Hurricane Katrina

Written by  //  August 30, 2010  //  Natural Disasters, U.S.  //  Comments Off on Hurricane Katrina

NYT Times Topics – Hurricane Katrina
Wednesday Night #1227 (7 September 2005)
(MSNBC) Rising from ruin Since early October 2005, journalists have been documenting the efforts of the coastal Mississippi towns of Bay St. Louis and Waveland to rebuild from the devastation wrought by Hurricane Katrina. Though the towns are far from the media spotlight on New Orleans, the intertwined fates of the people, businesses and institutions in these towns are emblematic of an entire region’s struggle to recover from the most destructive storm in U.S. history.
(BBC) In depth: Hurricane Katrina
From the [Guardian] archive, 30 August 2005: Katrina batters New Orleans
Originally published in the Guardian on 30 August 2005
Large areas of New Orleans were last night under water after Hurricane Katrina pummelled the city with winds of more than 100mph, causing damage to property and catastrophic flooding.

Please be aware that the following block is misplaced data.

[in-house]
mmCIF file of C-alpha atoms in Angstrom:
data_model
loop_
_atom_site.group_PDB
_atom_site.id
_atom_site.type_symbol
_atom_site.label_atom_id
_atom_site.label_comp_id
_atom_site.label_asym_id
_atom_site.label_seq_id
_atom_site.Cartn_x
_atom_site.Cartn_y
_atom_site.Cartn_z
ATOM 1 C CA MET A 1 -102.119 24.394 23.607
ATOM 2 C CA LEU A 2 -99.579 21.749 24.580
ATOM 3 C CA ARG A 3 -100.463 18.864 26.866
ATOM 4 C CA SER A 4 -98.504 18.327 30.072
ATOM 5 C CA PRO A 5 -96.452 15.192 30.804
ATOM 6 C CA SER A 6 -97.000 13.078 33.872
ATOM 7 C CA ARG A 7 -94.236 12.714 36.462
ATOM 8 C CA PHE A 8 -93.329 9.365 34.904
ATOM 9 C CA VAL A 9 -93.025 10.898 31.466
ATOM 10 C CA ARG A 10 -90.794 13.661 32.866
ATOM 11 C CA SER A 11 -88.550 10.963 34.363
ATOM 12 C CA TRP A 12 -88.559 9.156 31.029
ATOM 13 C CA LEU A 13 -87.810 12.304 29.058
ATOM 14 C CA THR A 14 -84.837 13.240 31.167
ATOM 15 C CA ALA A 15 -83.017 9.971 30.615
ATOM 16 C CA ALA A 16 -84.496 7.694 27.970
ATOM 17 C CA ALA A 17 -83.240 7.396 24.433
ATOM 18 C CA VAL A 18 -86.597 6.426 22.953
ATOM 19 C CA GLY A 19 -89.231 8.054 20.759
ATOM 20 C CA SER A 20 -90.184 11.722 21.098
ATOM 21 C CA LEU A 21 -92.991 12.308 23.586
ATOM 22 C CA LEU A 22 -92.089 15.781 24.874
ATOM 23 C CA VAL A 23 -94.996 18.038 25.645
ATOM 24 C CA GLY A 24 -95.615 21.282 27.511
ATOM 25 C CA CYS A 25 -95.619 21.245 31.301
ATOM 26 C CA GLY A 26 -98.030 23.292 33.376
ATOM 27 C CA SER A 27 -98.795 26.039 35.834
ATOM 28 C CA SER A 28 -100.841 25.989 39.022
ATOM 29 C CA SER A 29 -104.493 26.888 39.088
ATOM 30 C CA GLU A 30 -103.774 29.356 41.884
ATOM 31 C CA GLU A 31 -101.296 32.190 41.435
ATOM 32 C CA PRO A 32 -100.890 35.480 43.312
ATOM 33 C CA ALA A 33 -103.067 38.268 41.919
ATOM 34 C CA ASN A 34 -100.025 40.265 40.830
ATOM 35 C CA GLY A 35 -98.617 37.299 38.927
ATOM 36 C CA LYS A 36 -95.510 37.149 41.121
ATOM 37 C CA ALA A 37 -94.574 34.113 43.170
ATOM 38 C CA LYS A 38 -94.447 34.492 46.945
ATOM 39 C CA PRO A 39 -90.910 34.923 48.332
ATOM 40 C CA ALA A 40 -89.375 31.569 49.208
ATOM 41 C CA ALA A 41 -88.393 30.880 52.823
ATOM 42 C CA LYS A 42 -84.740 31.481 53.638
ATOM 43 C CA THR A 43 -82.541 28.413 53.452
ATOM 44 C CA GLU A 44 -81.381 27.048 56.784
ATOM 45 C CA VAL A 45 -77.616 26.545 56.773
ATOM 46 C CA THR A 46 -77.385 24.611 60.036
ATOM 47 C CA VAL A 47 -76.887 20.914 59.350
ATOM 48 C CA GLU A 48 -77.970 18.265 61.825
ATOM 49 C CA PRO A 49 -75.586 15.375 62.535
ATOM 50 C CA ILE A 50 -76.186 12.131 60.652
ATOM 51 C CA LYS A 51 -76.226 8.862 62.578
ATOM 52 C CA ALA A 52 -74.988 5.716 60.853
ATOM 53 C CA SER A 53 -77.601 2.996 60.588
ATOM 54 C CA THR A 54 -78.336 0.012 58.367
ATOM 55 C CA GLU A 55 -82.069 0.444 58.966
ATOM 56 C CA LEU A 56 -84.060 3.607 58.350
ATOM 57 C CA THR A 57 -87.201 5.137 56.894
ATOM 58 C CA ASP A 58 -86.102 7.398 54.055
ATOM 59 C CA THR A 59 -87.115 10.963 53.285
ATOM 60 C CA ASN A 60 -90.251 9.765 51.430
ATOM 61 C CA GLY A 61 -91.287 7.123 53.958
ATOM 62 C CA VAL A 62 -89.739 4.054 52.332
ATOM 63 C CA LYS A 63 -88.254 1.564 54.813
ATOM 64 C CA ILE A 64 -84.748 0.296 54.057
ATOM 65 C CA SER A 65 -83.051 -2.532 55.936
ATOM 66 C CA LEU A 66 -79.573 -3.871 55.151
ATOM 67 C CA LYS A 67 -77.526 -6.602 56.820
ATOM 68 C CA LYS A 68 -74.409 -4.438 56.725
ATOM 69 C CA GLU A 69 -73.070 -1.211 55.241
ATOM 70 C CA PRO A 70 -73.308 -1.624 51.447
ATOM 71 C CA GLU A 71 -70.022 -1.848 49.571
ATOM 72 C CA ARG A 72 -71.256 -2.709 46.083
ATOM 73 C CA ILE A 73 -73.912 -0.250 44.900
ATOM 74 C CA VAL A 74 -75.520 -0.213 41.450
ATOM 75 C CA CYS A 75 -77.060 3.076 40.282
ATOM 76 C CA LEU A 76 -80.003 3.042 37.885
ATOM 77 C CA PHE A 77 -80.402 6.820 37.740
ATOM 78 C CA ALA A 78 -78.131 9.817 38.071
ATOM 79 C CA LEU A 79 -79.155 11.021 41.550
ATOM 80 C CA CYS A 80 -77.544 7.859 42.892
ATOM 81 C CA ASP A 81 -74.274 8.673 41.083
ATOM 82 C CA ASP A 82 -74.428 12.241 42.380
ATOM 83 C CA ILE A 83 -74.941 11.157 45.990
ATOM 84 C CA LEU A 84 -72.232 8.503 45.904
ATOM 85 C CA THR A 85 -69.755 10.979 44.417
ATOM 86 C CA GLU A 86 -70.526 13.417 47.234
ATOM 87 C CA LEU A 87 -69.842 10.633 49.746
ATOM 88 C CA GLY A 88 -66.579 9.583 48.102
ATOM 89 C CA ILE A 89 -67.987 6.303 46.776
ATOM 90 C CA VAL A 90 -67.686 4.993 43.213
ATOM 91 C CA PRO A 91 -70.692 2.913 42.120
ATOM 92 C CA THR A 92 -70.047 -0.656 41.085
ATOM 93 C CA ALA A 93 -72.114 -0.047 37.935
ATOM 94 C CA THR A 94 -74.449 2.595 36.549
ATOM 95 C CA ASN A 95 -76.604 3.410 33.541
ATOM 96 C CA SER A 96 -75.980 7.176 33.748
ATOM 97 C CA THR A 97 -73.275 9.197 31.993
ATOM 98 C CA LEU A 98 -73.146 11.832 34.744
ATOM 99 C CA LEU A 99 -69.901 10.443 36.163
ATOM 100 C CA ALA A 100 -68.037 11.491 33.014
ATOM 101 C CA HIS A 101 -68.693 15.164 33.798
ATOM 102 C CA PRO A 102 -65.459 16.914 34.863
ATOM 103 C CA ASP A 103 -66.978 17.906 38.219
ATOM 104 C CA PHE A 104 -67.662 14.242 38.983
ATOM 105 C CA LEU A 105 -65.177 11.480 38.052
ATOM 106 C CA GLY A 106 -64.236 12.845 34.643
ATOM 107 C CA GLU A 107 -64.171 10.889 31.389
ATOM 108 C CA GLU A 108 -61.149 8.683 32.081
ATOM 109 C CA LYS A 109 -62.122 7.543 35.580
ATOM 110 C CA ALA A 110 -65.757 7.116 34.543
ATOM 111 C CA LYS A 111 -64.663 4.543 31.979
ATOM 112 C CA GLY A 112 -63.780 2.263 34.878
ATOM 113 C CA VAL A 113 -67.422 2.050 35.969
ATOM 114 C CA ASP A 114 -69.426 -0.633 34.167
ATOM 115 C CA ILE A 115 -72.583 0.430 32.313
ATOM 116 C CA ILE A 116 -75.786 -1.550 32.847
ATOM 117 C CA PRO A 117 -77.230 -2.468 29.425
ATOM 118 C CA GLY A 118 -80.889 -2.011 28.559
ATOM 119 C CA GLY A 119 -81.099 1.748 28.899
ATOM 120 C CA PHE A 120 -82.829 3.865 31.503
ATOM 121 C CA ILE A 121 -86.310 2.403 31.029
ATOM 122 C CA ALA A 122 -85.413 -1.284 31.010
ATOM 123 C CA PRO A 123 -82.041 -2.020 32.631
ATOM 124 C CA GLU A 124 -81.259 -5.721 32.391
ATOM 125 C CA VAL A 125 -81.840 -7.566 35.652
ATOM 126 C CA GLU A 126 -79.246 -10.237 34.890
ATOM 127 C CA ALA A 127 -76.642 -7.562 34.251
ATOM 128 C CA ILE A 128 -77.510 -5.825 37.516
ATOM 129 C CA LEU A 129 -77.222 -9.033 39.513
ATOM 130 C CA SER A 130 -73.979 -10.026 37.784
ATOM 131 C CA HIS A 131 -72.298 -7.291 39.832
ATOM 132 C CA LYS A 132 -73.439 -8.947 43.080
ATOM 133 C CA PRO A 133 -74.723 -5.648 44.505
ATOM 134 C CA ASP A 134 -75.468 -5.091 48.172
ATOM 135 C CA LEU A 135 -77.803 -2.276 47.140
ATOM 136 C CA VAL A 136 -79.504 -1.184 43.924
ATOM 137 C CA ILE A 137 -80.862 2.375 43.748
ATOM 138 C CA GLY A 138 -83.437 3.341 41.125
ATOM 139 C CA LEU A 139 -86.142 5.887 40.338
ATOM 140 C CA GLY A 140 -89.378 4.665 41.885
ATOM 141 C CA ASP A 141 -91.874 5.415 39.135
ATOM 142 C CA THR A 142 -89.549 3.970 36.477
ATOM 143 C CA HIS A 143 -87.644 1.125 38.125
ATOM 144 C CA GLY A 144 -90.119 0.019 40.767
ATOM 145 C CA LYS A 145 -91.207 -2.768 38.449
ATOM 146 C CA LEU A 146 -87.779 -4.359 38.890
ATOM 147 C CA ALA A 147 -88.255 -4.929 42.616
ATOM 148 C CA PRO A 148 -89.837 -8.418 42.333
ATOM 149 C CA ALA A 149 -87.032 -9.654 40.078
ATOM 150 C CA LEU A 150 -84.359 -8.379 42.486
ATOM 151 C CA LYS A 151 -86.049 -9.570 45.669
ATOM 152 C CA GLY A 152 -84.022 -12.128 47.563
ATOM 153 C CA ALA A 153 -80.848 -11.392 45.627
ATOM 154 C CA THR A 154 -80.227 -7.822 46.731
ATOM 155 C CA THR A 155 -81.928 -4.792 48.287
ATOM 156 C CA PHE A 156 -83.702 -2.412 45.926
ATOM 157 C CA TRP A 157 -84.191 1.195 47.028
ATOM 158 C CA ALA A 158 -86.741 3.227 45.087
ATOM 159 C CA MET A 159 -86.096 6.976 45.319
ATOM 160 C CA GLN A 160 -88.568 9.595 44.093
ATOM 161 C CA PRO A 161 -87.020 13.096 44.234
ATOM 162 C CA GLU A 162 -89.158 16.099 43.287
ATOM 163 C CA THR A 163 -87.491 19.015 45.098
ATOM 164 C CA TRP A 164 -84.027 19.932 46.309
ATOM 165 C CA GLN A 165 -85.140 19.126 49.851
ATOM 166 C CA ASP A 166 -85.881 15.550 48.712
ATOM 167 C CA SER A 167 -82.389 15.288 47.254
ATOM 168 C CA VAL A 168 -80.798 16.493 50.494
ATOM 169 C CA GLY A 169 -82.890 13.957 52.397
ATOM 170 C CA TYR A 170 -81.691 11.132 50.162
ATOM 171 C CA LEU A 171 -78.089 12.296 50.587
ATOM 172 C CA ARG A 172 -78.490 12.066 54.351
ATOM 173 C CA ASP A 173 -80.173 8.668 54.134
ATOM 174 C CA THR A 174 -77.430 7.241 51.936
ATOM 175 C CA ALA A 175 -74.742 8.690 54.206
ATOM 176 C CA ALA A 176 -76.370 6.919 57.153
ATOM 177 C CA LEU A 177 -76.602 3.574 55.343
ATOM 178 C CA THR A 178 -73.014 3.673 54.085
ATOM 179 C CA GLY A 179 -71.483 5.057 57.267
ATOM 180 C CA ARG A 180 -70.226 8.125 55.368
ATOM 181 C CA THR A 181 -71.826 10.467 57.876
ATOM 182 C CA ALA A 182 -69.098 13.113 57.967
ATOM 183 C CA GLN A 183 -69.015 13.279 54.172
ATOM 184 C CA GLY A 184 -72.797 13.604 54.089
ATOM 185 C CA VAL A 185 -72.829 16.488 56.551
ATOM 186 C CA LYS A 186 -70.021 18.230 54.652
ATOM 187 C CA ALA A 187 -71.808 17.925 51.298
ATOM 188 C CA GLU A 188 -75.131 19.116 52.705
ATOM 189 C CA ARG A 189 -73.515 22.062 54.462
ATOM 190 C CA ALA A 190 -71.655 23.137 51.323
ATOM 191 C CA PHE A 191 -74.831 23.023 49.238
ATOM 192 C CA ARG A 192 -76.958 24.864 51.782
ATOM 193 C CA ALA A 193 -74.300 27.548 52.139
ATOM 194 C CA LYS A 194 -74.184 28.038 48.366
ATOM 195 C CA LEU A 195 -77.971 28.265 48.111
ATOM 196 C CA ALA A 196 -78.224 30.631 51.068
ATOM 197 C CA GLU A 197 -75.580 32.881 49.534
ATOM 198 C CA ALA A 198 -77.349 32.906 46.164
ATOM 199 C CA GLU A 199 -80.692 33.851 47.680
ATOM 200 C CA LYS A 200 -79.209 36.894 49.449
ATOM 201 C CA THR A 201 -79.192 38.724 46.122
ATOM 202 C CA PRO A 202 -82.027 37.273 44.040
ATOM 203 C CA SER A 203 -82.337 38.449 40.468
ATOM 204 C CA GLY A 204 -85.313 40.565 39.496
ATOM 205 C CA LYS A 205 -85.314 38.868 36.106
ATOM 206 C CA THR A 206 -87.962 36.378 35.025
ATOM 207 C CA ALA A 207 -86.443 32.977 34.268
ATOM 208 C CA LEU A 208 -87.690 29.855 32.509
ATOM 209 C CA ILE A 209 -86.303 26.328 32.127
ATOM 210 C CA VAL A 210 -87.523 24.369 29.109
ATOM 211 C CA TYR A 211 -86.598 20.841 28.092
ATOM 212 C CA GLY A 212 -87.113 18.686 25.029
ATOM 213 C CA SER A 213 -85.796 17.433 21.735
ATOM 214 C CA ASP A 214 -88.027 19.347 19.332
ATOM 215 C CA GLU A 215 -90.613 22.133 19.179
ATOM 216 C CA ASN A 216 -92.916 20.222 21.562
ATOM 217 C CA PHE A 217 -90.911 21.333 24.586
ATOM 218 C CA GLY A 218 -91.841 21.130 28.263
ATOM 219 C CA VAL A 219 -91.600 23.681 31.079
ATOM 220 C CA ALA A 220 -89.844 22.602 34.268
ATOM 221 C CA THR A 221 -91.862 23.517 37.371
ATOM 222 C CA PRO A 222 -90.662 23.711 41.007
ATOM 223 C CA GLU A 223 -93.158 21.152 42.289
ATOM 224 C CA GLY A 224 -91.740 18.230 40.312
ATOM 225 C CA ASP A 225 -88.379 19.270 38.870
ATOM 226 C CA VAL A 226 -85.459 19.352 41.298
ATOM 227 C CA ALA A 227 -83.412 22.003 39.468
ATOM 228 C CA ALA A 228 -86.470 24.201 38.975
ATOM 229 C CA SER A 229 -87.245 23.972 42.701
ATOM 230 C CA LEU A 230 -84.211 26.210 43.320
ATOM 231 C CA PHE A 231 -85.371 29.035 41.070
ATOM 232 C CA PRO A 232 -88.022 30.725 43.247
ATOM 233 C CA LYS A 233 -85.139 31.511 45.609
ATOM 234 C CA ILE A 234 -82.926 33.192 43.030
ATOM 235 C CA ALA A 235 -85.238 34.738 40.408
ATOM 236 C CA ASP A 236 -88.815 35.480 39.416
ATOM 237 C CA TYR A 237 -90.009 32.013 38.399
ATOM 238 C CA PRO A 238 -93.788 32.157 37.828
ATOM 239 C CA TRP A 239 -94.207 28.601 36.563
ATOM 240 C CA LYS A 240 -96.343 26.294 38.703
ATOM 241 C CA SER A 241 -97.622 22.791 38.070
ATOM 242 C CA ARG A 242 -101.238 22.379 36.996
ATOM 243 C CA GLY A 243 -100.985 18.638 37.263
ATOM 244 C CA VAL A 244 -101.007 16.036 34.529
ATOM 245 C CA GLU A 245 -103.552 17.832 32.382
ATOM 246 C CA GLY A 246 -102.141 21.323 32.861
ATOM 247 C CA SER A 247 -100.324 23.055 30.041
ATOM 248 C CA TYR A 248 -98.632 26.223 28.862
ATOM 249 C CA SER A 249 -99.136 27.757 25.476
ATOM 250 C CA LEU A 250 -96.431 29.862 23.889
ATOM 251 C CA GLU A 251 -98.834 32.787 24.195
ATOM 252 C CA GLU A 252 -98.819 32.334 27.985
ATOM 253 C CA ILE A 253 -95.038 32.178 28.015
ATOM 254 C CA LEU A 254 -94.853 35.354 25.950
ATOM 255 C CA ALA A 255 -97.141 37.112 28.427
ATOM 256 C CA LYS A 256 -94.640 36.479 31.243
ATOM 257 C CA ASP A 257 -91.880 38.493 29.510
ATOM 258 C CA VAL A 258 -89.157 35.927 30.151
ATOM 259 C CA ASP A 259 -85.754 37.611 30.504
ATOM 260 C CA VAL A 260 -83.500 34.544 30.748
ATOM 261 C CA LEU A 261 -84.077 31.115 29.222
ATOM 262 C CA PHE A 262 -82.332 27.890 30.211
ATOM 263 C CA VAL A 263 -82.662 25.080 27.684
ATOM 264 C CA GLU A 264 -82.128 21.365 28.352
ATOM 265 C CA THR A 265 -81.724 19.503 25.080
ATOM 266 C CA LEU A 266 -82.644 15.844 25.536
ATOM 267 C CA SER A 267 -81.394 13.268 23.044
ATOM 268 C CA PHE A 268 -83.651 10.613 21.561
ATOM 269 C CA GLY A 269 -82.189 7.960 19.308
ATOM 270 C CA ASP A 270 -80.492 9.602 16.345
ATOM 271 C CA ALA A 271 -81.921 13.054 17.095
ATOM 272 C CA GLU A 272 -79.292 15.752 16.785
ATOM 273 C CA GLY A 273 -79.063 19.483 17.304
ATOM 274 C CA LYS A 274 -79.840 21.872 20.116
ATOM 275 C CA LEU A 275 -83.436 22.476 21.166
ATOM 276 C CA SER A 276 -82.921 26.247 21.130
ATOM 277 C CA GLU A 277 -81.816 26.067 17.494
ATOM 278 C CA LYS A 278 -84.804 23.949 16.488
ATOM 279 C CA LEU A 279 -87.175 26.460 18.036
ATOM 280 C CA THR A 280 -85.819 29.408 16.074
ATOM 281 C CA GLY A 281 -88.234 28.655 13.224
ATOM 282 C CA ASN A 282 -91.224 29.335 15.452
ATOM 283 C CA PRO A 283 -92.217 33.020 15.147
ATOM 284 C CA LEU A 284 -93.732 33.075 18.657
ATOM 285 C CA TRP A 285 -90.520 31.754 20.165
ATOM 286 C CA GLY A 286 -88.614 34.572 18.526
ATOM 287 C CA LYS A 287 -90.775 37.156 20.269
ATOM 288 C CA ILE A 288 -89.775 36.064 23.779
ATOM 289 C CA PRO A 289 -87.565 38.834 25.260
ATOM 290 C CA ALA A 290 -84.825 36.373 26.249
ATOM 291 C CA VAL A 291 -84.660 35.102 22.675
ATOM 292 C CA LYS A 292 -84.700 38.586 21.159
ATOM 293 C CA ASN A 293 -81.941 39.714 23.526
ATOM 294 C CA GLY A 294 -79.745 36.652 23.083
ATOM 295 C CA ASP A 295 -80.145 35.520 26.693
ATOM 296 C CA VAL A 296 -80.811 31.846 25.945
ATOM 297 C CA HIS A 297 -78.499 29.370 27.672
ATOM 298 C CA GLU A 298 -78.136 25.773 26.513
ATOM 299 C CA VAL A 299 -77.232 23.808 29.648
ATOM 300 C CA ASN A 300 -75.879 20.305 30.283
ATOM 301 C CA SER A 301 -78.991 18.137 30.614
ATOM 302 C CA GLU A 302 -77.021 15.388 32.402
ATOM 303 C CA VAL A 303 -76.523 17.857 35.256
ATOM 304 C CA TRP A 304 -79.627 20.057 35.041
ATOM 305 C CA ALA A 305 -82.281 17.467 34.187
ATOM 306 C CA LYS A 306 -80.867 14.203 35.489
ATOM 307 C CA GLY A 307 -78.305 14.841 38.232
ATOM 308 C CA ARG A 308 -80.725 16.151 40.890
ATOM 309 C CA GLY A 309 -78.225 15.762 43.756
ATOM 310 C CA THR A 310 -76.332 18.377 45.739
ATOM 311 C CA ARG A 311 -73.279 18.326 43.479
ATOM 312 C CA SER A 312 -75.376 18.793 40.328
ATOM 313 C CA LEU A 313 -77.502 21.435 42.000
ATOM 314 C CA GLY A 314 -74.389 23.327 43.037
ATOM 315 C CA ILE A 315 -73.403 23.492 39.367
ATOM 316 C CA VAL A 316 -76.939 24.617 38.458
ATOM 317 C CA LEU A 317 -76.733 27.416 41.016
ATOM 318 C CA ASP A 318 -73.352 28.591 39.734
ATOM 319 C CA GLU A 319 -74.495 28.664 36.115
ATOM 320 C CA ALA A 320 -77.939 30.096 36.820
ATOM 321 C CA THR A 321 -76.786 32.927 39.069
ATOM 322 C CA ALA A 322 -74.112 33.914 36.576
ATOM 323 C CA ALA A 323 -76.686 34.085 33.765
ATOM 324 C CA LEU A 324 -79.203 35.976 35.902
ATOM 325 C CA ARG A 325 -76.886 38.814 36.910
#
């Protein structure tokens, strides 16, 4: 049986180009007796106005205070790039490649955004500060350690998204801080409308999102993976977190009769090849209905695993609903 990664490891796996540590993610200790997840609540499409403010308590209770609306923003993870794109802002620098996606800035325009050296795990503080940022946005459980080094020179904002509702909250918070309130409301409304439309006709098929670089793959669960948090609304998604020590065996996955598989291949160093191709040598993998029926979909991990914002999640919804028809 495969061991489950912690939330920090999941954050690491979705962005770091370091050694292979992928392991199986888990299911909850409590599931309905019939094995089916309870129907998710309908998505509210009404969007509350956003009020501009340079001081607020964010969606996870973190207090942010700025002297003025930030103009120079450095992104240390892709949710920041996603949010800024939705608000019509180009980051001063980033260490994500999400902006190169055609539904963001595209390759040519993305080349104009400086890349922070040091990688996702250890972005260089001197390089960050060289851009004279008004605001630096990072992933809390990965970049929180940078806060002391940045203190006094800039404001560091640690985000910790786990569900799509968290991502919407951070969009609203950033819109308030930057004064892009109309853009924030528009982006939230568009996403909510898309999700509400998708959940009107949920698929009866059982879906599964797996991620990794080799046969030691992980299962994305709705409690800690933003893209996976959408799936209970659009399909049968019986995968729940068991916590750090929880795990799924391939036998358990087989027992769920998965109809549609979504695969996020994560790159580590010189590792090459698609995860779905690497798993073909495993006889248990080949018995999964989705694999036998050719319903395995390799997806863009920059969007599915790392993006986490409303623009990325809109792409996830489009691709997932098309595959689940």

There were reports of people climbing into attics to escape rising water in the low-lying city, and witnesses described walls of water running down skyscrapers like waterfalls.
Local radio reported multiple bodies floating in the water in one area of the city.
Many were feared dead in flooded neighbourhoods, but the extent of casualties remained unclear as it was still too dangerous for rescue teams to enter affected areas.

For New Orleans, Katrina anniversary is both solemn and festive
(CSM) Dancing, singing, mourning, and crying mixed throughout New Orleans this weekend as the city showcased the progress made since Katrina and honored those who died.
Harsh memories certainly shadowed events throughout the city, but they are now being set aside for, or being combined with, discussions having to do with more urgent concerns – such as the strength of the levee system, jobs, school reform, and the ongoing effect of the Gulf oil spill on the local economy.
The end of ‘Canadaville’
(CBC) Frank Stronach’s social experiment in central Louisiana wraps up
Hurricane Katrina: Five Years Later